Our quality philosopy

1) We visualize the product quality in real-time - with all options and consequences

2) We unlock additional scope and possible saveings through an individual process control

3) You decide about the use of the transparent product quality of your products

4) Without measuring no reliable conclusion and no prediction

5) You are the expert of your logistic process, we just visualize the reaction of your perishable products

Quality relevant properties of perishable products

Fruits, vegetables, cut flowers

Perishable products have still an active metabolism after the harvest. The biological goals of the plant products (ripening, reproduction, senescence, etc.) in general don't coincide with the goals of modern food logistics requiring robust storage and transport possibilities. They adapt to the external storage and transport conditions (temperature, humidity, gas composition, etc.). Each adaptation reaction consumes energy of the product and shortens the achievable shelf-life. But also infections or mechanical stress (pressure marks) induce undesirable metabolic reactions, which additionally shorten the shelf-life. The last-mile logistics is an additional challenge, as the individual composition of the products inside a transporter results from logistic aspects, but not from qualitative aspects. Furthermore the products interact due to gas exchange, so that the deterioration is accelerated.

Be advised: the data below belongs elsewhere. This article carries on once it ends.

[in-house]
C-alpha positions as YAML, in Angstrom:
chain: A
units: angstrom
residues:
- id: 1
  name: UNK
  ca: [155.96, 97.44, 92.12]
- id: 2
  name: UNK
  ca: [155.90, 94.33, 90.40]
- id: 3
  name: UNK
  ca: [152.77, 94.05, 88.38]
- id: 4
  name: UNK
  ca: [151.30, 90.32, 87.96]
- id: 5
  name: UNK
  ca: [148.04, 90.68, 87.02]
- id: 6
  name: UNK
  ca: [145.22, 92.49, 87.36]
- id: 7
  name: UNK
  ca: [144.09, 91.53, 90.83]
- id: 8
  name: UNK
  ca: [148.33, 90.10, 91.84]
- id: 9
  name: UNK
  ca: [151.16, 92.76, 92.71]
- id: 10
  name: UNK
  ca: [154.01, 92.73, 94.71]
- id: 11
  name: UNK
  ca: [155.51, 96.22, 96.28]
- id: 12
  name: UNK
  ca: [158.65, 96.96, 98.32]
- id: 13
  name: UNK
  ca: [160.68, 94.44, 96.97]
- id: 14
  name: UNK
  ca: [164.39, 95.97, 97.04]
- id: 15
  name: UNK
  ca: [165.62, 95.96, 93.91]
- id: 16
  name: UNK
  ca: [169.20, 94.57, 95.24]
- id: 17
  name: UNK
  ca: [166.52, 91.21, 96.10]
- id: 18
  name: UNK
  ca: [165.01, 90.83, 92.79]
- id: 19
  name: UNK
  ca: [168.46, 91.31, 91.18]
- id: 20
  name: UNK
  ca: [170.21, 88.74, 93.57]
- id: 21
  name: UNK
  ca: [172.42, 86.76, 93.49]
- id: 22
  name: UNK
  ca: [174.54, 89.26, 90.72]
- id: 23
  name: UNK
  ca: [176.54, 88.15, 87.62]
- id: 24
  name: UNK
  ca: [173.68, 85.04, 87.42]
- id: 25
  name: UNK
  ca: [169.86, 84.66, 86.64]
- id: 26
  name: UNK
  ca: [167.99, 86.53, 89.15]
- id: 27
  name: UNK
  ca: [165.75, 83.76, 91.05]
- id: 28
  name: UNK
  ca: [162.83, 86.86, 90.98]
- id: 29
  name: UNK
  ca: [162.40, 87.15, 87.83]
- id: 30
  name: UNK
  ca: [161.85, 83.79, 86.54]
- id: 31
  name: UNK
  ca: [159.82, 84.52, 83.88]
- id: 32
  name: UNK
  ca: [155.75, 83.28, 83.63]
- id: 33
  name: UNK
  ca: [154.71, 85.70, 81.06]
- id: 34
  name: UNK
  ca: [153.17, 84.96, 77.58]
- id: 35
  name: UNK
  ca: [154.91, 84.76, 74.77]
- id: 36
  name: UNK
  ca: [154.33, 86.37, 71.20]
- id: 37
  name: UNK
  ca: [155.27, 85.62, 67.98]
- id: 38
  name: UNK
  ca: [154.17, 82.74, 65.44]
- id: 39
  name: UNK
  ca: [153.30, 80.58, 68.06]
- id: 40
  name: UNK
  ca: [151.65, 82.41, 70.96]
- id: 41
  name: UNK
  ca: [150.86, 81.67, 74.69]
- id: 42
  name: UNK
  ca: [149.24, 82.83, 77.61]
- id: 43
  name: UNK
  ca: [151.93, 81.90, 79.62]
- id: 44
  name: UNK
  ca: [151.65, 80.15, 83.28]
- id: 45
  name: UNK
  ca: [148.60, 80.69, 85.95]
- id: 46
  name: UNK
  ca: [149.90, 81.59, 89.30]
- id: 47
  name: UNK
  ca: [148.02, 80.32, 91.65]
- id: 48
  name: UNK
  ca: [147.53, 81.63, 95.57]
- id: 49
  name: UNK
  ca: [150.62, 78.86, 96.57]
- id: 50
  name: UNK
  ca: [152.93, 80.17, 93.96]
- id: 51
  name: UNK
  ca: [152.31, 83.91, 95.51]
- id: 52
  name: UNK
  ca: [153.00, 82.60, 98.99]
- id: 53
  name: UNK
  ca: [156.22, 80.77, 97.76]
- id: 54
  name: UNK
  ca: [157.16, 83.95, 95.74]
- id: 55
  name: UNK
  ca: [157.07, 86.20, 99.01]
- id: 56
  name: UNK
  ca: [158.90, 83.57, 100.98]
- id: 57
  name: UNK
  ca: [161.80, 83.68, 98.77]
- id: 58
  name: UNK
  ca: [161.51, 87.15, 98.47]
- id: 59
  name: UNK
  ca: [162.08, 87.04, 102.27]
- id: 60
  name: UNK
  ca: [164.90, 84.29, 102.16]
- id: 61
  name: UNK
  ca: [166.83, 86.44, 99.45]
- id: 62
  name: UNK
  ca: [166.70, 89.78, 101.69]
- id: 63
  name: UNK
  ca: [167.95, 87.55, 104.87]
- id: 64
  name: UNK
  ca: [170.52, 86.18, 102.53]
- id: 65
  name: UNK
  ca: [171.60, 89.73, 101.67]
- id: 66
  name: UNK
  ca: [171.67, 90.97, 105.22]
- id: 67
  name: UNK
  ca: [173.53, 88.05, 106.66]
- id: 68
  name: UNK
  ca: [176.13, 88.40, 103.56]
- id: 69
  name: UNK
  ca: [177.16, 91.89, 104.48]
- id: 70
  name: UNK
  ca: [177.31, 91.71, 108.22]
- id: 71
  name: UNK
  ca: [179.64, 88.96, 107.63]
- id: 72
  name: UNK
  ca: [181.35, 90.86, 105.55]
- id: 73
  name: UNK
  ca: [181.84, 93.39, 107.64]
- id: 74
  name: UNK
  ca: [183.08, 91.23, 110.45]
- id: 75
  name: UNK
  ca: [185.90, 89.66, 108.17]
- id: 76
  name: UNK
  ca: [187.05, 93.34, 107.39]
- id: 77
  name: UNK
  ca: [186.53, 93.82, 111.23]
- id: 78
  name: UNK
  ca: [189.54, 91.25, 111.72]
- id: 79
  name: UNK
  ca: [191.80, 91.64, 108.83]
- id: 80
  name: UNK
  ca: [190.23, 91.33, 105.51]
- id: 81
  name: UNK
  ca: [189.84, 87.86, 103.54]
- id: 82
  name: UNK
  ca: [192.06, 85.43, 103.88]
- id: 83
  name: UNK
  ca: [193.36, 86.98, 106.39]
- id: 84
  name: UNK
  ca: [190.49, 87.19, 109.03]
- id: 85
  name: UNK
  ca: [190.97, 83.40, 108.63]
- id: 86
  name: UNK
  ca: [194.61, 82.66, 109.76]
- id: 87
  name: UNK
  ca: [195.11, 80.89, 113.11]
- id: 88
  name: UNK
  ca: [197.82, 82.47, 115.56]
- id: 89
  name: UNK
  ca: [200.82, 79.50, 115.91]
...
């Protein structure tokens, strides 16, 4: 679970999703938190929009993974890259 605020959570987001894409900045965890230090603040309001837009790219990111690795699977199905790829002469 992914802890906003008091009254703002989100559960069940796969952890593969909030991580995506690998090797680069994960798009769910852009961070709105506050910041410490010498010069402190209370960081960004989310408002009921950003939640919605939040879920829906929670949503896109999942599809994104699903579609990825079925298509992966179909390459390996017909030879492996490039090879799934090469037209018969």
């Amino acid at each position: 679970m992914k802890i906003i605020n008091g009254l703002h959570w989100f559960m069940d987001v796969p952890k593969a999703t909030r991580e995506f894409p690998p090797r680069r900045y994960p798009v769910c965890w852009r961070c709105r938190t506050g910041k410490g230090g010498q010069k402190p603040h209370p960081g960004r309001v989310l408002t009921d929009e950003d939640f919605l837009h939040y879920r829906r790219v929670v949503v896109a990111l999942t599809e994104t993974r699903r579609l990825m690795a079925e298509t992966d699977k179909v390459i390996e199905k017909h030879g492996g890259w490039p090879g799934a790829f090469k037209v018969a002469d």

Our central measurement parameter is the gaseous plant hormone and stress indicator ethylene, which plants produce in a variety of situations which are relevant for the quality logistics. The ethylene production is characteristic for every product and can be determined through reference measurements.

Safety related properties of perishable products

Meat, fish

Microbial growth on meat and fish products is a health threat for the consumer. Therefor the initial microbial load of the products and the temperature control of the logistic process is essential for the security and the quality of the sold and delivered products.
With our approach we could also predict the security and the quality of meat and fish along the logistic processes, but the required sensors for a prediction on a basis of individual product charges is still too complex.
Also the use of analog or digital TTIs (time temperature integrators), which means a prediction based exclusively on temperature data, is limited from our point of view. As long as the initial microbial load is not measured, false-negative predictions will occur regularly.